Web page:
1,133 is not just a number

Uhuru-Raila handshake amounts to sweeping things under the carpet

Kenya: Sweeping things under the rug (again)

15 March 2018 - 16:03

If you drew up a definitive dictionary of Kenya’s presidential election cycle since mid-2017, you would end up with a series of loaded phrases like ”tuko pamoja” (we’re together), “NASA hao” (seize them), ”open the server”, “accept and move on” and, as of last week, “the handshake.” 

A week ago today, the president of Kenya Uhuru Kenyatta and former prime minister Raila Odinga (aka “the people’s president”), stunned the nation with, of all things, a handshake. 

It wasn’t just merely a handshake, of course. Uhuru and Raila were announcing the permanent cessation of hostilities. Since last year, Kenya has been in a state of political limbo as the princelings from two of Kenya’s most powerful families jostled and plotted for the presidency. Two presidential elections and repeat visits to the Supreme Court hadn’t been able to settle things definitively. In the end, a handshake before a battery of journalists and television cameras is all it took. 

For those with half-decent memories, the Uhuru-Raila rapprochement is not entirely without precedent.  President Mwai Kibaki and Raila also famously had to “shake hands” in 2008 to bring a tense and bloody presidential contest to an end. And here Kenya is, 10 years later, doing the same thing. 

There is no shortage of polite commentators congratulating Uhuru and Raila for resolving their differences (for now)

But there also cleared-eyed observers who understand the folly of Kenyans merrily marching behind Uhuru and Raila as they sweep the country’s historical problems under the carpet. As the Washington Post’s Nairobi columnist Patrick Gathara writes, “Kenya has been here before. Agreements between political foes have long substituted for real action to address the underlying, fundamental and systemic issues that ail our polity and turn elections in to death duels.”

“Despite the 1997 Inter-Parties Parliamentary Group reforms, talks that led to the 2008’s National Accord and Reconciliation Act, and discussions in 2016 over the Independent Electoral and Boundaries Commission, the credibility of our elections continues to be both disputed and a cauldron of violence and polarization. Essentially, deals between politicians end up satisfying their short-term ambitions while the people’s issues remain unaddressed,” Gathara argues.

As we’ve reported on this site, the violence that characterised Kenya’s 2017 election cycle claimed the lives of more than 100 people, 70 of them reportedly killed by the police. Never Again has also reported on the minors killed in post-poll chaos and put Kenyan authorities to task to bring the culprits to book. As a platform created to keep the memory of the victims of political violence alive, Never Again will never tire of reminding the powers that be that handshakes are not a path to lasting peace.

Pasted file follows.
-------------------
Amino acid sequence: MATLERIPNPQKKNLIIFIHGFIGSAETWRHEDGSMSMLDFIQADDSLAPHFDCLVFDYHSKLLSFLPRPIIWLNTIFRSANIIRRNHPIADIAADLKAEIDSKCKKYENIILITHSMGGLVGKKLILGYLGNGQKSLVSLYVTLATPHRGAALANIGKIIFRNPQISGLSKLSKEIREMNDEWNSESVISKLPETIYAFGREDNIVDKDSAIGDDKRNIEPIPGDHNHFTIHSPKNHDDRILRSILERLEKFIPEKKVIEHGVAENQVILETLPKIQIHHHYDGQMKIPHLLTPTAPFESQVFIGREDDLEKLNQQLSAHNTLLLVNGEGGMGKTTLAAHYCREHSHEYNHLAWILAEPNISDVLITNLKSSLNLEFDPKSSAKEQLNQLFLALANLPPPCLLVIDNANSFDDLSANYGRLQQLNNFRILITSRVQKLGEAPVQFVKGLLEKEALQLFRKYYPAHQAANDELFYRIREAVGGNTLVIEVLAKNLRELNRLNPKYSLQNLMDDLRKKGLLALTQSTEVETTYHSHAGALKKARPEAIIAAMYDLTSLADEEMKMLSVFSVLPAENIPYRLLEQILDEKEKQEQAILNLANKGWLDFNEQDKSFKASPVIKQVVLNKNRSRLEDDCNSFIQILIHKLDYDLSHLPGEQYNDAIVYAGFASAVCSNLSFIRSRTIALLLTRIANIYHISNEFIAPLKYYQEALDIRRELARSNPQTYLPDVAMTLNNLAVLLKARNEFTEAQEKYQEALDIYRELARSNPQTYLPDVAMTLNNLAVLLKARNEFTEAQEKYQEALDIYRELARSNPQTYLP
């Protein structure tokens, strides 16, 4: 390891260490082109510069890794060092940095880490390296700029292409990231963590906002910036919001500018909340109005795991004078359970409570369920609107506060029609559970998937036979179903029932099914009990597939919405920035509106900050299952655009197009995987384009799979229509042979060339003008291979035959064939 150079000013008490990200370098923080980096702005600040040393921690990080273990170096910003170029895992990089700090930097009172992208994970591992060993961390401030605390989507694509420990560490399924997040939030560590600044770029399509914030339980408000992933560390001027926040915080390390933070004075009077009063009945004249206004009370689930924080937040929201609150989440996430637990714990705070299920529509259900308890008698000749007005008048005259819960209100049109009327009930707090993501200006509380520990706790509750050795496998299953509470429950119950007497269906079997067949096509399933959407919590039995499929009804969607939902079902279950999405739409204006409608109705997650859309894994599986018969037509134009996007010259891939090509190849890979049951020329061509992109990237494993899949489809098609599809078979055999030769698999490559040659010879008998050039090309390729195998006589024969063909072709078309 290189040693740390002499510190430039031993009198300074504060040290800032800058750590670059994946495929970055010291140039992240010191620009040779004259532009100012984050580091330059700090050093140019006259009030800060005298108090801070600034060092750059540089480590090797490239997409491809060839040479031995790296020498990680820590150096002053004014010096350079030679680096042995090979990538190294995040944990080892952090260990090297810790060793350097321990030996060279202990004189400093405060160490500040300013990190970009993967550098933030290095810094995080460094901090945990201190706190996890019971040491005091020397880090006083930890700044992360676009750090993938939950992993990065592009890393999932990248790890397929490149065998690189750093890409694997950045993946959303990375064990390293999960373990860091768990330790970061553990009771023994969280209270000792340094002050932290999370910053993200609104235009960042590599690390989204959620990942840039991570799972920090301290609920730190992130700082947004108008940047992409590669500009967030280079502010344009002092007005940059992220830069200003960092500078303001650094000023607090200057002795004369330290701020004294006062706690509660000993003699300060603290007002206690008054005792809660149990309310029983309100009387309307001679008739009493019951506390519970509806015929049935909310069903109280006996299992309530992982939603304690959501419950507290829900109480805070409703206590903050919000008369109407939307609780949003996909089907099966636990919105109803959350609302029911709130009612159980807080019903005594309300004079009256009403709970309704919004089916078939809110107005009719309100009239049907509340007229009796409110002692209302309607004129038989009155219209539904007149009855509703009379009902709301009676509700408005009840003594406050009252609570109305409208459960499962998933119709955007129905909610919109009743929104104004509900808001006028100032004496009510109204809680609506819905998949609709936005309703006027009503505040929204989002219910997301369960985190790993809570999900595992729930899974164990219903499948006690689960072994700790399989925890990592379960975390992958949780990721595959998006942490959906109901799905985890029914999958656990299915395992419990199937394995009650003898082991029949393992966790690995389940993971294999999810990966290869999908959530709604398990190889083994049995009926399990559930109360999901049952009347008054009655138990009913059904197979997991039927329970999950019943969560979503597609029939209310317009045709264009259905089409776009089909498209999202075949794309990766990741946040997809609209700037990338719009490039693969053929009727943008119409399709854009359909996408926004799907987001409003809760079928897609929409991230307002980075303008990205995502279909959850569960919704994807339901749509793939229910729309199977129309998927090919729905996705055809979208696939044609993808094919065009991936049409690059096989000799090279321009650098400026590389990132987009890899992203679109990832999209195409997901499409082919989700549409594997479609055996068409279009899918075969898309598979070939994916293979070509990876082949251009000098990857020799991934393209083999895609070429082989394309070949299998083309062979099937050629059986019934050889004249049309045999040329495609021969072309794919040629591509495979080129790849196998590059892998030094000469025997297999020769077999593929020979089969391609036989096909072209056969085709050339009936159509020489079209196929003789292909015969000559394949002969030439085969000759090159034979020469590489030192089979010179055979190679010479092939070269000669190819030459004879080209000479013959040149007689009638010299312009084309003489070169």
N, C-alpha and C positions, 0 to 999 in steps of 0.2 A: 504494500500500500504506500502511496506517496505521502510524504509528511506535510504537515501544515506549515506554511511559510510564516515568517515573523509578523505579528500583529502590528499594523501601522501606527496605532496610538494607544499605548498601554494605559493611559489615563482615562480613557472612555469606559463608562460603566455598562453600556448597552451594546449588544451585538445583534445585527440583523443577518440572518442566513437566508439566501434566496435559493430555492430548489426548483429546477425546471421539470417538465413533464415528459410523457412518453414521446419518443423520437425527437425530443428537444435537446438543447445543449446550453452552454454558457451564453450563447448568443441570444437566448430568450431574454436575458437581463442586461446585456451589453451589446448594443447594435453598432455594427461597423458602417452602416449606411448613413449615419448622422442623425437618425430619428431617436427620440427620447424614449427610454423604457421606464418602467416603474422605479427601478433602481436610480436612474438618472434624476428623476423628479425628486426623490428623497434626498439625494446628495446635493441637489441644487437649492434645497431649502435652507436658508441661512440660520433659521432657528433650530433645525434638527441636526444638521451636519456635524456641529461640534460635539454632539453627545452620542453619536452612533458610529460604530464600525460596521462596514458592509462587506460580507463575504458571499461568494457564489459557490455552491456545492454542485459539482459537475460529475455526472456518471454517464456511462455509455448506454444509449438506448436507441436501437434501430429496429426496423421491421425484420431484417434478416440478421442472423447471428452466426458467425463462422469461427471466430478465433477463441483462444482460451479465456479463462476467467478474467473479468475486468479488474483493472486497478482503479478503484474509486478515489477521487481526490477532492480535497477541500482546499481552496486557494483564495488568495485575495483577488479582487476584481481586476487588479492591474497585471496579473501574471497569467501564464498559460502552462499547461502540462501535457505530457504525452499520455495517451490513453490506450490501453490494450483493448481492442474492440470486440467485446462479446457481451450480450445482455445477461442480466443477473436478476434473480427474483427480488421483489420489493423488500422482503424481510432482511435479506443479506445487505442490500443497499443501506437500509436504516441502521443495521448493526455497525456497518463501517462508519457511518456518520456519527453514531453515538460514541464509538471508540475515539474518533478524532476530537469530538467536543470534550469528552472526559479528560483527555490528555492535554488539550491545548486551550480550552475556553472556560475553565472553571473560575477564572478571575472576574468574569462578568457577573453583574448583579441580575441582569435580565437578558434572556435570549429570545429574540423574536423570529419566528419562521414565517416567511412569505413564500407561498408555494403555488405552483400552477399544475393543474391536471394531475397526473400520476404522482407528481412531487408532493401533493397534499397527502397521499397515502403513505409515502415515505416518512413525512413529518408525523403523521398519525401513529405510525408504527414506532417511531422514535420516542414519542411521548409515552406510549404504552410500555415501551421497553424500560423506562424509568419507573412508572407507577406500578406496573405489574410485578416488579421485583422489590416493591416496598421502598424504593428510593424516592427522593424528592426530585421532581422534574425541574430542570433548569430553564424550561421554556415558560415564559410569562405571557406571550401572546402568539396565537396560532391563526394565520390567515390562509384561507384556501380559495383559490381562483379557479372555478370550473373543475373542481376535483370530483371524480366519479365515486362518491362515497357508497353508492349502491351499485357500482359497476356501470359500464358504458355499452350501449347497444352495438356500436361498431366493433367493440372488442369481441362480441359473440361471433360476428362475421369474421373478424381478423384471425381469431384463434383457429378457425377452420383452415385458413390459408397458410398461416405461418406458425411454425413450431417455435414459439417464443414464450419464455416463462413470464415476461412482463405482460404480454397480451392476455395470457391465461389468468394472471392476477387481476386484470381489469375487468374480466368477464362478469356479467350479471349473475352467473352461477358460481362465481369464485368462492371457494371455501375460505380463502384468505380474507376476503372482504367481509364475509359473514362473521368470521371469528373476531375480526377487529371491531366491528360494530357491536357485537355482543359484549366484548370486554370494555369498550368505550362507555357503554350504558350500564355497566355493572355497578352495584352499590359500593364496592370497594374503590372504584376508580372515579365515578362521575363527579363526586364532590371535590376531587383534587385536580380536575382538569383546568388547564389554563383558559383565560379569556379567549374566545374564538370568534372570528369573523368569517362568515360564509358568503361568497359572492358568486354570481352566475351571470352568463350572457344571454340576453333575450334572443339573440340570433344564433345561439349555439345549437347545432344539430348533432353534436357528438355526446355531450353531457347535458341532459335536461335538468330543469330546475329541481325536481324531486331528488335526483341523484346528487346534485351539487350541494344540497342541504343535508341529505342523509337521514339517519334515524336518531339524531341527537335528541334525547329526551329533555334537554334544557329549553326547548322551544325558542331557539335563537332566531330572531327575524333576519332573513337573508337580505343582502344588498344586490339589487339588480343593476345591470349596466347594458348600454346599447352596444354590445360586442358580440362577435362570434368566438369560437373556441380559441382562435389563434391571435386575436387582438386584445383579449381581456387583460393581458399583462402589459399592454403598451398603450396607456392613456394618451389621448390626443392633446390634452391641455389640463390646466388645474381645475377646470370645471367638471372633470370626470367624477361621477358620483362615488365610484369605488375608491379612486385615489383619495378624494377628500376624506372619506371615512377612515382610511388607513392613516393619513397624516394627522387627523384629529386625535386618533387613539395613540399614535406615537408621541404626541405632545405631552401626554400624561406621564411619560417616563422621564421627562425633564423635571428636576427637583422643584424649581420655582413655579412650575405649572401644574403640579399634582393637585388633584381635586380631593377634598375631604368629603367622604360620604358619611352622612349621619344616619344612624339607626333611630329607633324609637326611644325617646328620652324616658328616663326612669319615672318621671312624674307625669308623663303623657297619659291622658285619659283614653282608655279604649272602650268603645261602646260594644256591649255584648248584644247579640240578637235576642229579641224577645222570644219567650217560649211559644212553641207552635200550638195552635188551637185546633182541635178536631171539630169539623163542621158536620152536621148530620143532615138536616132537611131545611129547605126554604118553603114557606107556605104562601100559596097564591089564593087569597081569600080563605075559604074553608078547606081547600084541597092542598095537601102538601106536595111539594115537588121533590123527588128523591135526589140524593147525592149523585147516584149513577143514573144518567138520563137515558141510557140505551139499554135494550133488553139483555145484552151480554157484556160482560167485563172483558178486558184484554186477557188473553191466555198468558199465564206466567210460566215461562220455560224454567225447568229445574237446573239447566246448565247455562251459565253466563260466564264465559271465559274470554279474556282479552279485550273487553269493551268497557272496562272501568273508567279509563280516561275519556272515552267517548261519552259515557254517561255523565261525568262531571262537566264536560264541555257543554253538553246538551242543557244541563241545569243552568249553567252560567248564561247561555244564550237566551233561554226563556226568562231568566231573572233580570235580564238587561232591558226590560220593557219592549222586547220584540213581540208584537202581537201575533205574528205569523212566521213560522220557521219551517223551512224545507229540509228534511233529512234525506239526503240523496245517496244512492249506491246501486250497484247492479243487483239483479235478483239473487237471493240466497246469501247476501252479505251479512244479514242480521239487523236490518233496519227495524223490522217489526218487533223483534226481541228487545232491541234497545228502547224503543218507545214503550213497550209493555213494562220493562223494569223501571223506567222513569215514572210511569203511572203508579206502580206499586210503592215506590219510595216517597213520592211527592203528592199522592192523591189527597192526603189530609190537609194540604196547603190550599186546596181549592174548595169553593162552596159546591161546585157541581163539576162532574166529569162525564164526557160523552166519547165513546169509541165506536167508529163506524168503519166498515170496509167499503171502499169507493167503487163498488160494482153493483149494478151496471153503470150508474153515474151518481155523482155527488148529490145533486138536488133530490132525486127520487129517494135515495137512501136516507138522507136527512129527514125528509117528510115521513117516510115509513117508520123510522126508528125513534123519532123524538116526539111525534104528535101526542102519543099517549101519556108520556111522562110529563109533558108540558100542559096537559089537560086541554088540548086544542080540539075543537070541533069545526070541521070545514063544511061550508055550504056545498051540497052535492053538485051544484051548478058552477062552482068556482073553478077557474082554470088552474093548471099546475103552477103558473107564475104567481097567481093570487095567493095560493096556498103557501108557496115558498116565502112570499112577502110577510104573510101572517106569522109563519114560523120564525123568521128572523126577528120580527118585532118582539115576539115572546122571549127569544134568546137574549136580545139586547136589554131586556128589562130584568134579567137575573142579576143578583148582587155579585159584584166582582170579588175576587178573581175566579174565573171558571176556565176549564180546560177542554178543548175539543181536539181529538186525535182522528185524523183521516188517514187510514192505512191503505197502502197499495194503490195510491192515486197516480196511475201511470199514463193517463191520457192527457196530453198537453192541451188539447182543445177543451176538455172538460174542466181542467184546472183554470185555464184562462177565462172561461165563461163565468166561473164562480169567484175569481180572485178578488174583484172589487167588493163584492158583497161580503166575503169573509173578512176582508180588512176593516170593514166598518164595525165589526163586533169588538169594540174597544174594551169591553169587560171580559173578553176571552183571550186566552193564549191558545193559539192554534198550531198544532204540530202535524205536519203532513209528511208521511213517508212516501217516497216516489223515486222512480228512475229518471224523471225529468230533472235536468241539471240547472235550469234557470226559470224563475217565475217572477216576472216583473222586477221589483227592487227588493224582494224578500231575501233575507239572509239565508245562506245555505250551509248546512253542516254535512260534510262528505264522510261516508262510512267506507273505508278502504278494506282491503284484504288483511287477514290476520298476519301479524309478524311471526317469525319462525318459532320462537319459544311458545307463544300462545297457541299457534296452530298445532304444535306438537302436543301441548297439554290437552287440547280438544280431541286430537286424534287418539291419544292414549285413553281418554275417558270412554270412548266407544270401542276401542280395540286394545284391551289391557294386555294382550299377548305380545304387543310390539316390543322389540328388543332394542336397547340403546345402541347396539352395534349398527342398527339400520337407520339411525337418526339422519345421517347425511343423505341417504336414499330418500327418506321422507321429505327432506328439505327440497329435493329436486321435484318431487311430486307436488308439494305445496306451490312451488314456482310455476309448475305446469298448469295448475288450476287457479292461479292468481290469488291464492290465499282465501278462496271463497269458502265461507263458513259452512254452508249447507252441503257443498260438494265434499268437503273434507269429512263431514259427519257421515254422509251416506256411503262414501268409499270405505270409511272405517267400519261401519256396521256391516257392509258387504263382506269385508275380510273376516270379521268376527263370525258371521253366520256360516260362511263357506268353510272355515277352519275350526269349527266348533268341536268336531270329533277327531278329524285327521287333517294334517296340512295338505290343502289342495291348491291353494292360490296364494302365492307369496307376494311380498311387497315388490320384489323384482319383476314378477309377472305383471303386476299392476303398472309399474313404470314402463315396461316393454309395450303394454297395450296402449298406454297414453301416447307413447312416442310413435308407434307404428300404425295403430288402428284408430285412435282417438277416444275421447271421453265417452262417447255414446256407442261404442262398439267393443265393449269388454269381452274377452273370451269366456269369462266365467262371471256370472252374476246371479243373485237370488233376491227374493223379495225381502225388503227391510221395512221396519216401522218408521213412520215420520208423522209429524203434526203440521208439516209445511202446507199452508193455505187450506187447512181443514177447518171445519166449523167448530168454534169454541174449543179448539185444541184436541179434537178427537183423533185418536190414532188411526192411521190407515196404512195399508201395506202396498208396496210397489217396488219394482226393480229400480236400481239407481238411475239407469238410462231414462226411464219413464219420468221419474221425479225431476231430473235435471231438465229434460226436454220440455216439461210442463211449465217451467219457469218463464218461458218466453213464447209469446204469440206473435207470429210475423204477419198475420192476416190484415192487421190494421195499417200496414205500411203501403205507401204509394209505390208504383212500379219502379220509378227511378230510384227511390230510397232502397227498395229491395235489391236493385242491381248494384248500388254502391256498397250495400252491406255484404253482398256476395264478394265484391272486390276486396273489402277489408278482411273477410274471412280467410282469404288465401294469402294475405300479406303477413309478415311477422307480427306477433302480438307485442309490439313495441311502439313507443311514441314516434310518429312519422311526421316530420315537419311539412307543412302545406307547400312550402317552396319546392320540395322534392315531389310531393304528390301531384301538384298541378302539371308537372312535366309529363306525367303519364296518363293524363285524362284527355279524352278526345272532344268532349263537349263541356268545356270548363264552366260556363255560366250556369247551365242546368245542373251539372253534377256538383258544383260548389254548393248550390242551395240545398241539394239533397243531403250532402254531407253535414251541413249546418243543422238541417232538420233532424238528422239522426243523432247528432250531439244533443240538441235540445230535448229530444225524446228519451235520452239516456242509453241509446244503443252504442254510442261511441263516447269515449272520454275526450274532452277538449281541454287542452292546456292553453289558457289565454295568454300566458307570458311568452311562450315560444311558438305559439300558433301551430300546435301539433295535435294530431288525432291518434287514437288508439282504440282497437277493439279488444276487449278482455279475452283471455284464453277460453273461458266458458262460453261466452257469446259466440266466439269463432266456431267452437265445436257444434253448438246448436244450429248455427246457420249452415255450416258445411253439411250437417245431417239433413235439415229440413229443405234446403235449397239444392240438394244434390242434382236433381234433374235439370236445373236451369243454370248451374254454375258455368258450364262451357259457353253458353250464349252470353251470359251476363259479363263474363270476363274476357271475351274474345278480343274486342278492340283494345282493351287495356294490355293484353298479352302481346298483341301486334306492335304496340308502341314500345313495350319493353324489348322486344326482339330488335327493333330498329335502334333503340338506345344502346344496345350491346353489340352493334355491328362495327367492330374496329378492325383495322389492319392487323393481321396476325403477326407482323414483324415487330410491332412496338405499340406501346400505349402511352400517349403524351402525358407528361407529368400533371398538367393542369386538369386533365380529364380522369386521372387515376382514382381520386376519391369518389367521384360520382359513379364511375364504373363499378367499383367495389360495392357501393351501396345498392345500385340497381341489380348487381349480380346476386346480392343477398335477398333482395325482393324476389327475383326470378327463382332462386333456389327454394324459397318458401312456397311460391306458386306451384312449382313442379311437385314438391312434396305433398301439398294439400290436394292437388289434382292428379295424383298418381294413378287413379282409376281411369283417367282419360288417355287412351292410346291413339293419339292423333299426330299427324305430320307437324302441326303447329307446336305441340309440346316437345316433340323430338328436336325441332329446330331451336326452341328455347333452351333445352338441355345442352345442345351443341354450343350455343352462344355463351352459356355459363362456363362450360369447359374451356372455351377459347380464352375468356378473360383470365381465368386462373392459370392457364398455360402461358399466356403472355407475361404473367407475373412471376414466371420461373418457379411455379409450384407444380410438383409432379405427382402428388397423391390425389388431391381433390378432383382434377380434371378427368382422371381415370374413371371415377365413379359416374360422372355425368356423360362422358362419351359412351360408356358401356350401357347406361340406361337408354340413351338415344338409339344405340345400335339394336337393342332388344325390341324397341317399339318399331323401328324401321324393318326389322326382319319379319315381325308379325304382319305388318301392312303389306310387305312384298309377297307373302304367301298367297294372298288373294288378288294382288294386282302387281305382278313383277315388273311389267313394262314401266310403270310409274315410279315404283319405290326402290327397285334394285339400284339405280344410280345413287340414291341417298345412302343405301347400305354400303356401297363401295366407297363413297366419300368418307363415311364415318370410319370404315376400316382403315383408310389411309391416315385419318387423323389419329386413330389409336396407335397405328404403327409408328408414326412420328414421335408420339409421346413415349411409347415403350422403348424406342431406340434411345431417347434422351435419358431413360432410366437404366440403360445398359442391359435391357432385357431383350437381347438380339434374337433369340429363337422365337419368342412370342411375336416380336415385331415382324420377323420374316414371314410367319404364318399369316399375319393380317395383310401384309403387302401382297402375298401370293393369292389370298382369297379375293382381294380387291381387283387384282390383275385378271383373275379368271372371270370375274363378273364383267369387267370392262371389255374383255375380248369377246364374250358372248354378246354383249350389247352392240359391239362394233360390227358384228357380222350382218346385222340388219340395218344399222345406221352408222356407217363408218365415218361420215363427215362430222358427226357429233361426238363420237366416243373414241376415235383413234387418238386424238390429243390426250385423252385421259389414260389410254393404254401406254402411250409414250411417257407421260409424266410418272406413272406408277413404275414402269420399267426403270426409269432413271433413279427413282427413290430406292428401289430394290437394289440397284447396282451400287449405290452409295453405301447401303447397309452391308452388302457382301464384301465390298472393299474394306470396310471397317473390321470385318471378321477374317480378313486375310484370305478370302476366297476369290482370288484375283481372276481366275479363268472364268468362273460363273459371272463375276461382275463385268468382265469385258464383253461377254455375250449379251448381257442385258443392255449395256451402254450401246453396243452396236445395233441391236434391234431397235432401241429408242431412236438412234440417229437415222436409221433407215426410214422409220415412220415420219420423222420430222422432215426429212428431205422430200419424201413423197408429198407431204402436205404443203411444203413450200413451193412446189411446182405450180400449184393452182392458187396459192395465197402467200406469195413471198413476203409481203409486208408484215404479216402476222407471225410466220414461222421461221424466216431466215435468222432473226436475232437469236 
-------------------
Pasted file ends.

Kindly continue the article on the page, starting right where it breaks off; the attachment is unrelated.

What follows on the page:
Lasting peace will only come when Kenya’s political leaders make a sincere effort to bind up old wounds, put in place systems to address the causes of injustice and inequality and, most importantly, make a commitment to never diving Kenyans along tribal lines.

Most Kenyans know that the Uhuru-Raila handshake amounts to nothing more than kicking the proverbial can down the road. It’s a political fudge that will reward a few and postpone Kenya’s much needed internal reckoning.  

Unlike in the past, the victims of post-poll chaos this time around aren’t being fooled by the optics.

Ernest Ngesa, who lost his child during the 2007/08 post-election violence, isn’t allowing the hoopla surrounding the handshake to distract him:

 “I was fighting very hard this year for something more. We say we’ve come together in spite of our differences, but this is the second time we’re hurting,” he told the New York Times.

Rachael Mwikali of the National Coalition of Grassroots Human Rights Defenders put it even more plainly:

“The country needs to have a dialogue, but the voice of the ordinary people hasn’t been raised,” she said, adding, “Sometimes, I feel when they’re calling for reconciliation, it’s only about their interests. And these are two men who are supposed to be looking after the country.”


Share your thoughts

By submitting this form, you accept the Mollom privacy policy.